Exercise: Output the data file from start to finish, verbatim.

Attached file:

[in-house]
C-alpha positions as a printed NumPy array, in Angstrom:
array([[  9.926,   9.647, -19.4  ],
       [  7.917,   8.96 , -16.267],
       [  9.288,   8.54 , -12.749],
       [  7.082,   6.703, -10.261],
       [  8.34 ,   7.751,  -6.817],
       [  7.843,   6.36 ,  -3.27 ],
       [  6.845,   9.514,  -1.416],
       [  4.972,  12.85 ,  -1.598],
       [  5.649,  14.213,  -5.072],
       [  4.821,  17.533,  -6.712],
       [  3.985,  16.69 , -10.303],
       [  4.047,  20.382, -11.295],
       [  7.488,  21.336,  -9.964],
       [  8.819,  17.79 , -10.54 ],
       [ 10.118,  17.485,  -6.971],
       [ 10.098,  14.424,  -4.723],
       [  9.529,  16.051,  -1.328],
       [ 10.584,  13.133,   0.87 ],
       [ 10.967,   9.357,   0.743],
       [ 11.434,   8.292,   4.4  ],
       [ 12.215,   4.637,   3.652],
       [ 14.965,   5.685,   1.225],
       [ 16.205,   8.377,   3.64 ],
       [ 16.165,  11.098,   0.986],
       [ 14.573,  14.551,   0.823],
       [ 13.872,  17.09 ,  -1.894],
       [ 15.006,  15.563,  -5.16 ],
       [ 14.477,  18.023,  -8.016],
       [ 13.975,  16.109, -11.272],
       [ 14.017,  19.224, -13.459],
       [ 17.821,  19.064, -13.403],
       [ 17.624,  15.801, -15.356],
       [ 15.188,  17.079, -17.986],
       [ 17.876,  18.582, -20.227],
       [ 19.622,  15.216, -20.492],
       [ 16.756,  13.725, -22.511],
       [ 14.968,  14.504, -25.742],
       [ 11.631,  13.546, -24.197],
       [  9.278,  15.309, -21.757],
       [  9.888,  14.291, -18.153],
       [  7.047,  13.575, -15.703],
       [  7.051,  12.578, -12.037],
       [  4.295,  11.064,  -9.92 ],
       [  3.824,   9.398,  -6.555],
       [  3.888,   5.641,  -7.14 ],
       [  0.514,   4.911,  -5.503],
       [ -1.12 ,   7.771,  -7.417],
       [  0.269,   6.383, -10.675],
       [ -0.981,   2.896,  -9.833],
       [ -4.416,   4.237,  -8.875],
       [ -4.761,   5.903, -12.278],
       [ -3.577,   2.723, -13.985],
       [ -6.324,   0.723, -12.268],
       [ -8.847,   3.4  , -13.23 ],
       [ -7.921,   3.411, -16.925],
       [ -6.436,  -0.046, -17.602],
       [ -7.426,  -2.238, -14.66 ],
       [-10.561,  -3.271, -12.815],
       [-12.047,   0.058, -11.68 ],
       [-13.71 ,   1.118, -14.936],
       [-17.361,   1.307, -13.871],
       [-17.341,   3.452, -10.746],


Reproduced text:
[in-house]
C-alpha positions as a printed NumPy array, in Angstrom:
array([[  9.926,   9.647, -19.4  ],
       [  7.917,   8.96 , -16.267],
       [  9.288,   8.54 , -12.749],
       [  7.082,   6.703, -10.261],
       [  8.34 ,   7.751,  -6.817],
       [  7.843,   6.36 ,  -3.27 ],
       [  6.845,   9.514,  -1.416],
       [  4.972,  12.85 ,  -1.598],
       [  5.649,  14.213,  -5.072],
       [  4.821,  17.533,  -6.712],
       [  3.985,  16.69 , -10.303],
       [  4.047,  20.382, -11.295],
       [  7.488,  21.336,  -9.964],
       [  8.819,  17.79 , -10.54 ],
       [ 10.118,  17.485,  -6.971],
       [ 10.098,  14.424,  -4.723],
       [  9.529,  16.051,  -1.328],
       [ 10.584,  13.133,   0.87 ],
       [ 10.967,   9.357,   0.743],
       [ 11.434,   8.292,   4.4  ],
       [ 12.215,   4.637,   3.652],
       [ 14.965,   5.685,   1.225],
       [ 16.205,   8.377,   3.64 ],
       [ 16.165,  11.098,   0.986],
       [ 14.573,  14.551,   0.823],
       [ 13.872,  17.09 ,  -1.894],
       [ 15.006,  15.563,  -5.16 ],
       [ 14.477,  18.023,  -8.016],
       [ 13.975,  16.109, -11.272],
       [ 14.017,  19.224, -13.459],
       [ 17.821,  19.064, -13.403],
       [ 17.624,  15.801, -15.356],
       [ 15.188,  17.079, -17.986],
       [ 17.876,  18.582, -20.227],
       [ 19.622,  15.216, -20.492],
       [ 16.756,  13.725, -22.511],
       [ 14.968,  14.504, -25.742],
       [ 11.631,  13.546, -24.197],
       [  9.278,  15.309, -21.757],
       [  9.888,  14.291, -18.153],
       [  7.047,  13.575, -15.703],
       [  7.051,  12.578, -12.037],
       [  4.295,  11.064,  -9.92 ],
       [  3.824,   9.398,  -6.555],
       [  3.888,   5.641,  -7.14 ],
       [  0.514,   4.911,  -5.503],
       [ -1.12 ,   7.771,  -7.417],
       [  0.269,   6.383, -10.675],
       [ -0.981,   2.896,  -9.833],
       [ -4.416,   4.237,  -8.875],
       [ -4.761,   5.903, -12.278],
       [ -3.577,   2.723, -13.985],
       [ -6.324,   0.723, -12.268],
       [ -8.847,   3.4  , -13.23 ],
       [ -7.921,   3.411, -16.925],
       [ -6.436,  -0.046, -17.602],
       [ -7.426,  -2.238, -14.66 ],
       [-10.561,  -3.271, -12.815],
       [-12.047,   0.058, -11.68 ],
       [-13.71 ,   1.118, -14.936],
       [-17.361,   1.307, -13.871],
       [-17.341,   3.452, -10.746],